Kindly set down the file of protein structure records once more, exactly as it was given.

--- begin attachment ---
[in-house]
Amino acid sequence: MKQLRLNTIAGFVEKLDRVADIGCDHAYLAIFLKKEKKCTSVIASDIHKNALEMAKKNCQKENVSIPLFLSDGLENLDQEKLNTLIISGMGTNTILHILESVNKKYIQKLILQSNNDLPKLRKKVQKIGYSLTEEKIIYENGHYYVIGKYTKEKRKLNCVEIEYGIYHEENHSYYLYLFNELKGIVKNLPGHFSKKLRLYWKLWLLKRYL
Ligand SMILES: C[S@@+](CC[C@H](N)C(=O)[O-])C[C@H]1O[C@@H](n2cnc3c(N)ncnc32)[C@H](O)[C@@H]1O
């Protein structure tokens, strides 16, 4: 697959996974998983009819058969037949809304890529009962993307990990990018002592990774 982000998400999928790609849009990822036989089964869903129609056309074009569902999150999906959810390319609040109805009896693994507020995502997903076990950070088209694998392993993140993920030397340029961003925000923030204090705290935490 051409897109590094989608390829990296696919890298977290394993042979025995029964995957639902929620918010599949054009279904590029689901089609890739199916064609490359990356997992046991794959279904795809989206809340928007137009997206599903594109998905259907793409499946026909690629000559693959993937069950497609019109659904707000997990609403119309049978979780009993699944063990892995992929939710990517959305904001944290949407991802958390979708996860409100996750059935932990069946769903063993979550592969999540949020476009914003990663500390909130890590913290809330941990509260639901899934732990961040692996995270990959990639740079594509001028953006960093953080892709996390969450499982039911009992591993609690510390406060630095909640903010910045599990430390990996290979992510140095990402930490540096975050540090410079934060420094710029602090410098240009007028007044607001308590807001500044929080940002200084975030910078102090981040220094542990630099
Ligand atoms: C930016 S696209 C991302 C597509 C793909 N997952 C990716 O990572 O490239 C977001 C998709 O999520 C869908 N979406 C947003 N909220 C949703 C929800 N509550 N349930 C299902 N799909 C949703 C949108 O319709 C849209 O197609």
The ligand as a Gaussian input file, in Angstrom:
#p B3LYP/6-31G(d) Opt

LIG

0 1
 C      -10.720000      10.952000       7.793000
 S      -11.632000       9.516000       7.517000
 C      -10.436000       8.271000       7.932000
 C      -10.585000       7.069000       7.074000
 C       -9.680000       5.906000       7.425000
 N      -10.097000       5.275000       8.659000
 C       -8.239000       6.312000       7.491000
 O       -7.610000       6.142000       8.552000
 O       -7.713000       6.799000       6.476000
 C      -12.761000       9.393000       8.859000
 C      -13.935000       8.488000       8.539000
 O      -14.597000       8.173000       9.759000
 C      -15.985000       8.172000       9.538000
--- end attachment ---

[in-house]
Amino acid sequence: MKQLRLNTIAGFVEKLDRVADIGCDHAYLAIFLKKEKKCTSVIASDIHKNALEMAKKNCQKENVSIPLFLSDGLENLDQEKLNTLIISGMGTNTILHILESVNKKYIQKLILQSNNDLPKLRKKVQKIGYSLTEEKIIYENGHYYVIGKYTKEKRKLNCVEIEYGIYHEENHSYYLYLFNELKGIVKNLPGHFSKKLRLYWKLWLLKRYL
Ligand SMILES: C[S@@+](CC[C@H](N)C(=O)[O-])C[C@H]1O[C@@H](n2cnc3c(N)ncnc32)[C@H](O)[C@@H]1O
């Protein structure tokens, strides 16, 4: 697959996974998983009819058969037949809304890529009962993307990990990018002592990774 982000998400999928790609849009990822036989089964869903129609056309074009569902999150999906959810390319609040109805009896693994507020995502997903076990950070088209694998392993993140993920030397340029961003925000923030204090705290935490 051409897109590094989608390829990296696919890298977290394993042979025995029964995957639902929620918010599949054009279904590029689901089609890739199916064609490359990356997992046991794959279904795809989206809340928007137009997206599903594109998905259907793409499946026909690629000559693959993937069950497609019109659904707000997990609403119309049978979780009993699944063990892995992929939710990517959305904001944290949407991802958390979708996860409100996750059935932990069946769903063993979550592969999540949020476009914003990663500390909130890590913290809330941990509260639901899934732990961040692996995270990959990639740079594509001028953006960093953080892709996390969450499982039911009992591993609690510390406060630095909640903010910045599990430390990996290979992510140095990402930490540096975050540090410079934060420094710029602090410098240009007028007044607001308590807001500044929080940002200084975030910078102090981040220094542990630099
Ligand atoms: C930016 S696209 C991302 C597509 C793909 N997952 C990716 O990572 O490239 C977001 C998709 O999520 C869908 N979406 C947003 N909220 C949703 C929800 N509550 N349930 C299902 N799909 C949703 C949108 O319709 C849209 O197609």
The ligand as a Gaussian input file, in Angstrom:
#p B3LYP/6-31G(d) Opt

LIG

0 1
 C      -10.720000      10.952000       7.793000
 S      -11.632000       9.516000       7.517000
 C      -10.436000       8.271000       7.932000
 C      -10.585000       7.069000       7.074000
 C       -9.680000       5.906000       7.425000
 N      -10.097000       5.275000       8.659000
 C       -8.239000       6.312000       7.491000
 O       -7.610000       6.142000       8.552000
 O       -7.713000       6.799000       6.476000
 C      -12.761000       9.393000       8.859000
 C      -13.935000       8.488000       8.539000
 O      -14.597000       8.173000       9.759000
 C      -15.985000       8.172000       9.538000